Rudd Center for Food Policy and Obesity
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Exposure to Marketing

Food companies continue to target children and teens with traditional forms of marketing, such as television advertising and promotions on product packages. However, food marketing today encompasses a myriad of new techniques that did not exist ten years ago. Companies market to children and teens through branded youth-targeted entertainment websites; advertisements on other popular children’s websites (such as Nickelodeon.com, Disney.com); social media (especially YouTube and Facebook); product placements in popular television programs, movies and video games; games and other apps for mobile phones and iPads; and even in schools. Food companies have found engaging and creative ways to advertise their products almost everywhere young people spend their time. Parents find it increasingly difficult to monitor and shield their children from the abundance of marketing for low-nutrient, calorie-dense products that appeal to them in fun, cool and interactive ways.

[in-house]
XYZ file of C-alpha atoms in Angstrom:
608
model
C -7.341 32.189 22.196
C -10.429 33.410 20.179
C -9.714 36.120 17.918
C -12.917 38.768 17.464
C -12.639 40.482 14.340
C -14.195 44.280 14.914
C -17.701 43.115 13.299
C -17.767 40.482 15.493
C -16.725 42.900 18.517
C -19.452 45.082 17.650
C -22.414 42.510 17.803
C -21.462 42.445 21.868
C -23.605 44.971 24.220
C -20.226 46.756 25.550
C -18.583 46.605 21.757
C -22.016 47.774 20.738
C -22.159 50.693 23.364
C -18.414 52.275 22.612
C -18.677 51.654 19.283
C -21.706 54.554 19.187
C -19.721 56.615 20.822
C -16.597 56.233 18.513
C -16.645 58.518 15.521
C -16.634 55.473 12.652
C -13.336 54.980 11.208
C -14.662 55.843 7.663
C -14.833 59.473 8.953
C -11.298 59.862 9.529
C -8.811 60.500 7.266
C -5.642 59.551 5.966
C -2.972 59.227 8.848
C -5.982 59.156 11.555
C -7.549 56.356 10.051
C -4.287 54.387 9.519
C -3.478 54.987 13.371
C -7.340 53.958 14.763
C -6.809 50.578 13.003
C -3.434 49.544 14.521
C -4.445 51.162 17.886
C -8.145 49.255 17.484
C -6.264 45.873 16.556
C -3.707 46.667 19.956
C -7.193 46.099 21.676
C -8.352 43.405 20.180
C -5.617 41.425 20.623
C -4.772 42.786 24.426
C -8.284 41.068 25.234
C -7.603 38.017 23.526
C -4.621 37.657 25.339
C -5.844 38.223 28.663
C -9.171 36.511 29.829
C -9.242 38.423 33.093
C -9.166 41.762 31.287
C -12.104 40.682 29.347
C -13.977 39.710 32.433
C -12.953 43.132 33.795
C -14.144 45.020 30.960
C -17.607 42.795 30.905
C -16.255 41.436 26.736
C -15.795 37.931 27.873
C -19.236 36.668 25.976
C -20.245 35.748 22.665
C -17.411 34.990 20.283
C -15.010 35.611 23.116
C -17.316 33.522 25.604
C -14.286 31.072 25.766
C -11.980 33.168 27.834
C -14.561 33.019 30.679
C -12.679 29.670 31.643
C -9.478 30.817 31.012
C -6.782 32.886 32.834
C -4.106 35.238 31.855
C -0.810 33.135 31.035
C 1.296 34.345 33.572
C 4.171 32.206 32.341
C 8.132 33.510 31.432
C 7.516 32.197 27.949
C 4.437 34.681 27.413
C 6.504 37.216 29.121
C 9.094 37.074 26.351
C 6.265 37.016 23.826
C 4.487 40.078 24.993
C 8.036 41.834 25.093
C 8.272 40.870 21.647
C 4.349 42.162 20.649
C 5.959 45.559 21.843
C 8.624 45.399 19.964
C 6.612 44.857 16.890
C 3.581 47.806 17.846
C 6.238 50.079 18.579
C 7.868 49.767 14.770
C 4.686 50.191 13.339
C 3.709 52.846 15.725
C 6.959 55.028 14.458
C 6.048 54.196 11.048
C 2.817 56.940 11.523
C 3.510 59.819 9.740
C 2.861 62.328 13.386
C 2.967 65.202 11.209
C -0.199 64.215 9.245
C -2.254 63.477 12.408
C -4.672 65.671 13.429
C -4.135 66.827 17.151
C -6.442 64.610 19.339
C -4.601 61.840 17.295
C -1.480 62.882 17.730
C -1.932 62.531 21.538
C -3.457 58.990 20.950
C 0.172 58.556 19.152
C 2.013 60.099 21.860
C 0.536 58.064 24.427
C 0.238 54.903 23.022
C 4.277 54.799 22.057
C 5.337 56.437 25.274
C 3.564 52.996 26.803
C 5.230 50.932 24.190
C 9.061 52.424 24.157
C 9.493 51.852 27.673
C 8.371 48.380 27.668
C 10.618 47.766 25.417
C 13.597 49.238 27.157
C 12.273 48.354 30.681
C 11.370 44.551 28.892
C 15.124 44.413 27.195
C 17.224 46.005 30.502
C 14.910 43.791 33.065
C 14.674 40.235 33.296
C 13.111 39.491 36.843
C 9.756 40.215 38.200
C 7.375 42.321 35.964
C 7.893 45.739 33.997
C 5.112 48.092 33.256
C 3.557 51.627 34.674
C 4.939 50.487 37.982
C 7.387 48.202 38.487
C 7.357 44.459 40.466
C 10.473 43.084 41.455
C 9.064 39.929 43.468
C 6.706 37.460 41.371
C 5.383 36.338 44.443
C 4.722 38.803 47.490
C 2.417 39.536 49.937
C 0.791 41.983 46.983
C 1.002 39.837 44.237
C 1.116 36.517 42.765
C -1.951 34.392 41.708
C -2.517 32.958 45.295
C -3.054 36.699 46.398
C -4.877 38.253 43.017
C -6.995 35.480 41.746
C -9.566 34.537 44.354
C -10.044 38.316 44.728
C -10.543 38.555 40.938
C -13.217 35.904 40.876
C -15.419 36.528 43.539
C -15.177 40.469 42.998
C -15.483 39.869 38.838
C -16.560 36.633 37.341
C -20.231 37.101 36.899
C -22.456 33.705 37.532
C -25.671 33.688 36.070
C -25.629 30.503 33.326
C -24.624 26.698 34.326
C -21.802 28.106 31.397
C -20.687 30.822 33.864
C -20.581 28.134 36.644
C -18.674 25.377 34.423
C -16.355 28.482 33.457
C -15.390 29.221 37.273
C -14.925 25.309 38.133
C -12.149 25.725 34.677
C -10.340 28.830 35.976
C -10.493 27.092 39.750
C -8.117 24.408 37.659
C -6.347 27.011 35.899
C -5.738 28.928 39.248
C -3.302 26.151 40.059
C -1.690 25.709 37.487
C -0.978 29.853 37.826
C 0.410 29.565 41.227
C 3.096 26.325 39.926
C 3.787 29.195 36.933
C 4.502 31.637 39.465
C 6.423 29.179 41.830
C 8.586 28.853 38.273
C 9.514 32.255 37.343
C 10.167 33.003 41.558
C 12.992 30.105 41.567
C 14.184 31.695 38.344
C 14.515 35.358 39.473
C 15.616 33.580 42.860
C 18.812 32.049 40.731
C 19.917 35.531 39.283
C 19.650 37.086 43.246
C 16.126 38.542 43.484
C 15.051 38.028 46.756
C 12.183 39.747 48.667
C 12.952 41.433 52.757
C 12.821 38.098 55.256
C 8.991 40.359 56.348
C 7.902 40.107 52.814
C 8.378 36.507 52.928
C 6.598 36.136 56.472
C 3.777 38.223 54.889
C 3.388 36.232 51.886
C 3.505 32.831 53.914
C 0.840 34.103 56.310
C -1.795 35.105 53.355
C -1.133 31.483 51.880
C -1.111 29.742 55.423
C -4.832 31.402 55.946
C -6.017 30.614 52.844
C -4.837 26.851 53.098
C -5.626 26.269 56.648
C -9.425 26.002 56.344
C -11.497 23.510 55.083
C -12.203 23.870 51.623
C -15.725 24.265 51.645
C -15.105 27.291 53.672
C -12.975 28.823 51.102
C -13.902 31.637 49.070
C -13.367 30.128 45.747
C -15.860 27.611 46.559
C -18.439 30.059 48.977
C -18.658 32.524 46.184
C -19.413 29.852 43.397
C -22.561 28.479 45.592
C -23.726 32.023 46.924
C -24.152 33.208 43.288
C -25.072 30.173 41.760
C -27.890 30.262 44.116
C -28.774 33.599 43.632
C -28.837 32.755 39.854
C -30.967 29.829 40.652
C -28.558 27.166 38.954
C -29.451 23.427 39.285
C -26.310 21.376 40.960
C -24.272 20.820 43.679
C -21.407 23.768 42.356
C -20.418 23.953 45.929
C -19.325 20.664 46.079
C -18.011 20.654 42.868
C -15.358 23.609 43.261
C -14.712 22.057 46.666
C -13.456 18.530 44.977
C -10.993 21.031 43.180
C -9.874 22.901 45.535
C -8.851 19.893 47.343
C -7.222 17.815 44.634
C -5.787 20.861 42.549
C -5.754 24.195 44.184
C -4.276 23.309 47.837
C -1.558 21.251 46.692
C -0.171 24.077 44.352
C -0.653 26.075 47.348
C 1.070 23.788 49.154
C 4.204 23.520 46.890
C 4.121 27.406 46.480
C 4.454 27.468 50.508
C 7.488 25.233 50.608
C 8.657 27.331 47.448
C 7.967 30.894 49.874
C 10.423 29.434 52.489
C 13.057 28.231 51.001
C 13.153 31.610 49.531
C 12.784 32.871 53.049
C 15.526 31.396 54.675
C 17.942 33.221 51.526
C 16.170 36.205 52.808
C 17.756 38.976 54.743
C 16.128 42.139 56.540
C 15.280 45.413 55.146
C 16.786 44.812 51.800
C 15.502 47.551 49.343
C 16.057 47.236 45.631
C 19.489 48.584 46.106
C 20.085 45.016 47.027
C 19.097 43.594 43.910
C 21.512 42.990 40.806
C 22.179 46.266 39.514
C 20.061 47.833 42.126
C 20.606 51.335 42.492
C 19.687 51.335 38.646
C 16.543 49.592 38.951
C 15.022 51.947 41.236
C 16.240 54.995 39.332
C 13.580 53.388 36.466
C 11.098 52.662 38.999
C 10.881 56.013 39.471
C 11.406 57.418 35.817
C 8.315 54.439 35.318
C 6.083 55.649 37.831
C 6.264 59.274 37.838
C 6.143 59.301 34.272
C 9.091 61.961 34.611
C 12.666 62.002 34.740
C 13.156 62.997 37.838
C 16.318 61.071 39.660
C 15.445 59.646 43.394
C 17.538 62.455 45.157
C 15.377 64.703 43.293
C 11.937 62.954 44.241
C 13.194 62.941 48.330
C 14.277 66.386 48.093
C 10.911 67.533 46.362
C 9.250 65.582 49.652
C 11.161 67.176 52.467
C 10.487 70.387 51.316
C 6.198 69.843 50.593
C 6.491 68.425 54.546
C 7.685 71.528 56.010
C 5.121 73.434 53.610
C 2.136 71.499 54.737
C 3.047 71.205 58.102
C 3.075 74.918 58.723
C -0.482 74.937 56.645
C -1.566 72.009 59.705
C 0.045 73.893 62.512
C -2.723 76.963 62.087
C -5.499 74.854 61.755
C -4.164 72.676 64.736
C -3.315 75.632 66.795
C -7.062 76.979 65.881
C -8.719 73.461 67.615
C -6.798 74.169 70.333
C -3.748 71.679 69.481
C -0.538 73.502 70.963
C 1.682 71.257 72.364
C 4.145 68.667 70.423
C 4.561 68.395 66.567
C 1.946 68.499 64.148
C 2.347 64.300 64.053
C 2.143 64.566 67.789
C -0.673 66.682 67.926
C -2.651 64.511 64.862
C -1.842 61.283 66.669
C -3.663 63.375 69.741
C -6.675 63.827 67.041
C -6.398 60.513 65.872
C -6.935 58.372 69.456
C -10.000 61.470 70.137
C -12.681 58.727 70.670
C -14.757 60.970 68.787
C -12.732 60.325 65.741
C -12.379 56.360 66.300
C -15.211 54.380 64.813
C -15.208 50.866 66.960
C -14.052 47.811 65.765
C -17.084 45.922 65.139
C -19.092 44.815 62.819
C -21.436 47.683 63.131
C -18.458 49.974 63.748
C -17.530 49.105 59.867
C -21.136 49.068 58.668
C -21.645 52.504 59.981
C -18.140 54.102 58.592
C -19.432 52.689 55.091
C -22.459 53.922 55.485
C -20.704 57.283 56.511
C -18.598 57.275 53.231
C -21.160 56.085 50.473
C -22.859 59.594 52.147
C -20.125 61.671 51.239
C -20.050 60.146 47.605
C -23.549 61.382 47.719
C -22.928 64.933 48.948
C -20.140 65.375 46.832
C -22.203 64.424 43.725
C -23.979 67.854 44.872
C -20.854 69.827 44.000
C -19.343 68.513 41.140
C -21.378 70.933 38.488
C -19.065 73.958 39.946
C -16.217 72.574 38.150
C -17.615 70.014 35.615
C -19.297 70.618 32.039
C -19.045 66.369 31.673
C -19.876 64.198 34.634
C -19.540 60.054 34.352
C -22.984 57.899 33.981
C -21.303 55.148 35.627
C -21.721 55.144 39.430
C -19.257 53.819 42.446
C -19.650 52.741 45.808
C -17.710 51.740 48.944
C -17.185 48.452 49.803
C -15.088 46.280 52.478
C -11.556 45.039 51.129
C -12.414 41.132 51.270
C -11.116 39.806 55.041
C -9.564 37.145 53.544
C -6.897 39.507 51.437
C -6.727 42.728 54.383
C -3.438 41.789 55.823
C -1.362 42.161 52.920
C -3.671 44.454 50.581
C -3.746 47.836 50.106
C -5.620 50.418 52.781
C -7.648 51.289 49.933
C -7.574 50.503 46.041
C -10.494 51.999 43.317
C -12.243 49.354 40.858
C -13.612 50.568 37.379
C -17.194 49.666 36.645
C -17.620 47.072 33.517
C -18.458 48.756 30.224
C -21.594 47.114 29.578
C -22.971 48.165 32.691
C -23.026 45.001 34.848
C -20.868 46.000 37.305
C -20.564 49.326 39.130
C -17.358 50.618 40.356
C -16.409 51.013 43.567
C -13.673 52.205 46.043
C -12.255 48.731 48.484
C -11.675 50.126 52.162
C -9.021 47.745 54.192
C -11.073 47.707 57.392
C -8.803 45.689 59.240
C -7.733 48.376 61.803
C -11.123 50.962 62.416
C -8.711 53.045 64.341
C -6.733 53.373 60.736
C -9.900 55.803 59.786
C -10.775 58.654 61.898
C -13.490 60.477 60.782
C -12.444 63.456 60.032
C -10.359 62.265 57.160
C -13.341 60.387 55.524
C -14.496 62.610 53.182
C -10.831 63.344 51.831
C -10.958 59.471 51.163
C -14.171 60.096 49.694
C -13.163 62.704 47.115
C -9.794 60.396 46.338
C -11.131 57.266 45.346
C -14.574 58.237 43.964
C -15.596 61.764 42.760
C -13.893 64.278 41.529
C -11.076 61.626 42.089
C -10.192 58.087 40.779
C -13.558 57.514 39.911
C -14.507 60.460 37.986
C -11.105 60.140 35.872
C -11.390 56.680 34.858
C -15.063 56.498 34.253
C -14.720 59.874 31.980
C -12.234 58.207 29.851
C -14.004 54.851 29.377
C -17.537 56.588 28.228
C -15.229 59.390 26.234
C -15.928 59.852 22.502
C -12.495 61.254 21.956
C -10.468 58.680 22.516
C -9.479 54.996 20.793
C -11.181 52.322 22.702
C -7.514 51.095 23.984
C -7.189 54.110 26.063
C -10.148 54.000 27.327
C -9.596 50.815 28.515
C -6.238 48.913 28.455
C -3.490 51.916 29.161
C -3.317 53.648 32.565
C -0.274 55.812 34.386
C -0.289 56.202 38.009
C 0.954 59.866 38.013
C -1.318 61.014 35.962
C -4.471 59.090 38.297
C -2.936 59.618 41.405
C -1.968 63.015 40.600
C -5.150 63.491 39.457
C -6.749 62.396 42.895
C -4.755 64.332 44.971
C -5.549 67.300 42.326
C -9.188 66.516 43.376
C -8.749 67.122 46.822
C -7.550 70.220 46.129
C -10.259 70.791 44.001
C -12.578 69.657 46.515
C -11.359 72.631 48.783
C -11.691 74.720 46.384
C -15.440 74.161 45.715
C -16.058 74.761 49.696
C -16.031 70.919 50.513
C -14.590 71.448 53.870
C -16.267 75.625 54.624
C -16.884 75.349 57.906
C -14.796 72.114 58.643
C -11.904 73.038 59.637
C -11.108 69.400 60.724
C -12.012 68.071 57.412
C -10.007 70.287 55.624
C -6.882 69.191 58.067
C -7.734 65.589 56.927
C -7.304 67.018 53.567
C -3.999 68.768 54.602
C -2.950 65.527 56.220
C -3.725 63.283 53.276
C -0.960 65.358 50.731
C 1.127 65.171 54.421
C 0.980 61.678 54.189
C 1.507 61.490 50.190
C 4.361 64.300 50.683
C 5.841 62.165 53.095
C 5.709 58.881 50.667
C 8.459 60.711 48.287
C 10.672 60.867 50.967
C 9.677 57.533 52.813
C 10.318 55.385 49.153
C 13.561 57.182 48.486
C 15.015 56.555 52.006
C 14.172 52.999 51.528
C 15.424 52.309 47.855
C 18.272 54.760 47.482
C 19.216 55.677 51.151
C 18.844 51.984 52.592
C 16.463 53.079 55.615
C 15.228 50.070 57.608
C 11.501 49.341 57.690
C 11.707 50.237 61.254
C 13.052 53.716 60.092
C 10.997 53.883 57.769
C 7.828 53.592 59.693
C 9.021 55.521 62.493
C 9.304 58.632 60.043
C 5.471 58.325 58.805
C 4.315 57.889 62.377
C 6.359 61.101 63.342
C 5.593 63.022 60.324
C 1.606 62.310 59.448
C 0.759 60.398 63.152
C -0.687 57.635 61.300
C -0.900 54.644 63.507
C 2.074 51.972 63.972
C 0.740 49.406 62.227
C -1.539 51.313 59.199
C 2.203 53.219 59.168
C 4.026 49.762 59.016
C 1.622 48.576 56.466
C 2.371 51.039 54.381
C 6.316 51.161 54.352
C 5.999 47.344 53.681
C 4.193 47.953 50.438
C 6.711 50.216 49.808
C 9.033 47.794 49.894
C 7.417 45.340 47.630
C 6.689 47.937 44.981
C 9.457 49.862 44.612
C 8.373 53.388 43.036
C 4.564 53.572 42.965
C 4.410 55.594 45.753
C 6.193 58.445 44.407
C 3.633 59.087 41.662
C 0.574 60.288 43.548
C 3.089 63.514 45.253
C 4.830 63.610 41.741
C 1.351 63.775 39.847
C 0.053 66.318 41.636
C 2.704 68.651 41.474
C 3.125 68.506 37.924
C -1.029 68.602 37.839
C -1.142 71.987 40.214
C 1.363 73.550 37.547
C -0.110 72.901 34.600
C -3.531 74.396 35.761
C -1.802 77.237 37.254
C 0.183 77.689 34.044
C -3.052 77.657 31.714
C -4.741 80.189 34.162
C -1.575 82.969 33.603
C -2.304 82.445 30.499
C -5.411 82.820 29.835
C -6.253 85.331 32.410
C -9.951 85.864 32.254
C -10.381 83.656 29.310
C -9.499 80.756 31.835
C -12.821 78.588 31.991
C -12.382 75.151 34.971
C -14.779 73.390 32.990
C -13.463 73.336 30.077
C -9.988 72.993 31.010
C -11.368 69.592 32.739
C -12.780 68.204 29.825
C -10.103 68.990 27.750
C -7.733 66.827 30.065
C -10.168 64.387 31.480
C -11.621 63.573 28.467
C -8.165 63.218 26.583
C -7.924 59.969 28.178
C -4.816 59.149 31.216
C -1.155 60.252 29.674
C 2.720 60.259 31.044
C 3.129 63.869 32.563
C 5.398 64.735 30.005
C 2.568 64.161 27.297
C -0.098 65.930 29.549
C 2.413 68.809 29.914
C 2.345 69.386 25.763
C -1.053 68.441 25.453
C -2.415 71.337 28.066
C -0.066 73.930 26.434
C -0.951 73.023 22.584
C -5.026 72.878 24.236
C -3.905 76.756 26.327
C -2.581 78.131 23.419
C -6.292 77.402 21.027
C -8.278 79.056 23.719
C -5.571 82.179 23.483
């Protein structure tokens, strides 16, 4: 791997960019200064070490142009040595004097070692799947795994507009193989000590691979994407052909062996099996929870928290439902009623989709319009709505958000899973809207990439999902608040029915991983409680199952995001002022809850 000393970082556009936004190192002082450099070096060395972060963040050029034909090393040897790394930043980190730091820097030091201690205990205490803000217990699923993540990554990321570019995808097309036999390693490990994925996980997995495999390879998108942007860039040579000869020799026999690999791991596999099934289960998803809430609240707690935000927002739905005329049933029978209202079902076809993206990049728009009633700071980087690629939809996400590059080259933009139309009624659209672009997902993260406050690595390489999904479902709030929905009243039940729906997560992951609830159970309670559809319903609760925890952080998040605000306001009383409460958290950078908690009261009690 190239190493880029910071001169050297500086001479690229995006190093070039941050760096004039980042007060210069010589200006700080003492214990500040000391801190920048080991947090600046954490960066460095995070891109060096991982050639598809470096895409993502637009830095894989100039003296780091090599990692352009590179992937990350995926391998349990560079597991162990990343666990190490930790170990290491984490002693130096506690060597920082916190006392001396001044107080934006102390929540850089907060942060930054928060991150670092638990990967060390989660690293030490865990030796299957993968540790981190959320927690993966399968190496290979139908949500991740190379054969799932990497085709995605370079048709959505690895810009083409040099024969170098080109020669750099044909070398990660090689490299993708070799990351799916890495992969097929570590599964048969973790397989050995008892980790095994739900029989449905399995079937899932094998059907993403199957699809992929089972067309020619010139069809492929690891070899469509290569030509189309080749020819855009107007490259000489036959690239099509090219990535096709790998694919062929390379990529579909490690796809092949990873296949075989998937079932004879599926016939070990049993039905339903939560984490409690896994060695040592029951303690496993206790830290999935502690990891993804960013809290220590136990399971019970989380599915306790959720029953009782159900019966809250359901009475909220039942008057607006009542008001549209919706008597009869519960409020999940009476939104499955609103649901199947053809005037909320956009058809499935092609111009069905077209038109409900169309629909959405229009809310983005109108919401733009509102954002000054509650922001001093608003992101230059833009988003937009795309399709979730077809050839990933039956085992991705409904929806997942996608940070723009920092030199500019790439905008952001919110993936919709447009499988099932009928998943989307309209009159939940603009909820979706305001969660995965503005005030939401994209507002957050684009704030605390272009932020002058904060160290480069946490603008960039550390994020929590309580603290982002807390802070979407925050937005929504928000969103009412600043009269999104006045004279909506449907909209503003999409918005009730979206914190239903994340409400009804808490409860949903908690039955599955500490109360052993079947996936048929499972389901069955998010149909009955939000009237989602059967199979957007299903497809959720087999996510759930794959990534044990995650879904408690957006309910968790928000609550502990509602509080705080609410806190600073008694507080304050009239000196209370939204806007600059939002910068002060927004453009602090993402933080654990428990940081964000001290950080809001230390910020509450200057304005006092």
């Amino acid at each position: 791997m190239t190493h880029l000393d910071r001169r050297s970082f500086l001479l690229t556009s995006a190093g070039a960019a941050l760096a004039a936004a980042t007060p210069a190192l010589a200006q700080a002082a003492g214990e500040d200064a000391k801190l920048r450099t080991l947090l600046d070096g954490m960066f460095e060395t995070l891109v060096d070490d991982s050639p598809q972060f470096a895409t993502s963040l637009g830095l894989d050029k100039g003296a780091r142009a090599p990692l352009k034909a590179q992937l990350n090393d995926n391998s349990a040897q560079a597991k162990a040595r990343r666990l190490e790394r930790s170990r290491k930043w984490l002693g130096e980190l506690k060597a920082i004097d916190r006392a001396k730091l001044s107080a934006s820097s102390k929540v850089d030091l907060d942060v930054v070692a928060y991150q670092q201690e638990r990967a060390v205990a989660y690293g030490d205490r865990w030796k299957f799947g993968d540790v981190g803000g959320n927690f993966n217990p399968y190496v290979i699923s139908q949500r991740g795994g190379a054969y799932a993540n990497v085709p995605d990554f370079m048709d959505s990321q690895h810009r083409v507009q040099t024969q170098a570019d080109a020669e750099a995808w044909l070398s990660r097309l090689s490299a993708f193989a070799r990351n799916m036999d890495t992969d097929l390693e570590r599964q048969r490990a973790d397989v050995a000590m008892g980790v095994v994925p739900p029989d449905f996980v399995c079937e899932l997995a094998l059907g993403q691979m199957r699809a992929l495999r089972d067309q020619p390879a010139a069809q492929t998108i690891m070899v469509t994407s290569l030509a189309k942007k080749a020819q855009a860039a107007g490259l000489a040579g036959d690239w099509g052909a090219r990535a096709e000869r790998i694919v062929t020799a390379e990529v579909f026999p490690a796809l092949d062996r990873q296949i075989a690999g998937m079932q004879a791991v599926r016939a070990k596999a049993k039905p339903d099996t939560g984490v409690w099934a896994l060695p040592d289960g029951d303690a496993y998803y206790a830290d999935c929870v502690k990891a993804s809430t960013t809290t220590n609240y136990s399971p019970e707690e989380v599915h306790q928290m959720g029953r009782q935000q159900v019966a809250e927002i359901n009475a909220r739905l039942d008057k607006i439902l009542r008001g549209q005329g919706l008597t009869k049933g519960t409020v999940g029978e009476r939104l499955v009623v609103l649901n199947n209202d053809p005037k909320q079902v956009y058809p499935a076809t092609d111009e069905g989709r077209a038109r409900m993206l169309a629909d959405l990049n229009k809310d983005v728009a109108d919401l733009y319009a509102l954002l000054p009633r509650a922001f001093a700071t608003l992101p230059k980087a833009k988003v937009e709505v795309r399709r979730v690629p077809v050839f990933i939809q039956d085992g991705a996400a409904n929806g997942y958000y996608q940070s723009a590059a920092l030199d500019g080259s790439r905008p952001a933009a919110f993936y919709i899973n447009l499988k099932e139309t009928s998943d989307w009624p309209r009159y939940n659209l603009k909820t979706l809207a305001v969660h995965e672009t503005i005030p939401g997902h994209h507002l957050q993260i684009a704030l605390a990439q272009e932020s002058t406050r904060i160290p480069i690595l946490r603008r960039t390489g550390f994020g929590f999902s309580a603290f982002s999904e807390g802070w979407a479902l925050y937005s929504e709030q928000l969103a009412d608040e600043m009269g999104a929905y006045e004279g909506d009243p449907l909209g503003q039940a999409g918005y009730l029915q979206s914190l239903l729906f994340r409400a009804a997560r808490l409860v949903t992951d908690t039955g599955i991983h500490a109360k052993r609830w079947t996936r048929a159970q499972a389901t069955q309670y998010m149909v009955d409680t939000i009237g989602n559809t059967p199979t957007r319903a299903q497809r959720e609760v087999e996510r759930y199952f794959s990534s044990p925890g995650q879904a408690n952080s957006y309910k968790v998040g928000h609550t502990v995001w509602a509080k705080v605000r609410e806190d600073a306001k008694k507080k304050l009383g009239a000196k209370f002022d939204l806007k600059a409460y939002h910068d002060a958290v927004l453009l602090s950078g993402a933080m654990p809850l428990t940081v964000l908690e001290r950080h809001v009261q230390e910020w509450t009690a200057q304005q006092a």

The Rudd Center Food Advertising to Children and Teens (FACTS) reports document young people’s exposure to a wide variety of marketing for specific product categories, evaluate the messages and interactive content commonly used, and identify marketing practices specifically targeted to children, teens, and black and Hispanic youth. These websites provide copies of the full reports and executive summaries, and tools for parents and child health advocates.

Cereal FACTS Fast Food FACTS Sugary Drink FACTS

Related research:

Additional research and resources

Analyses of child and adolescent exposure to common forms of food marketing: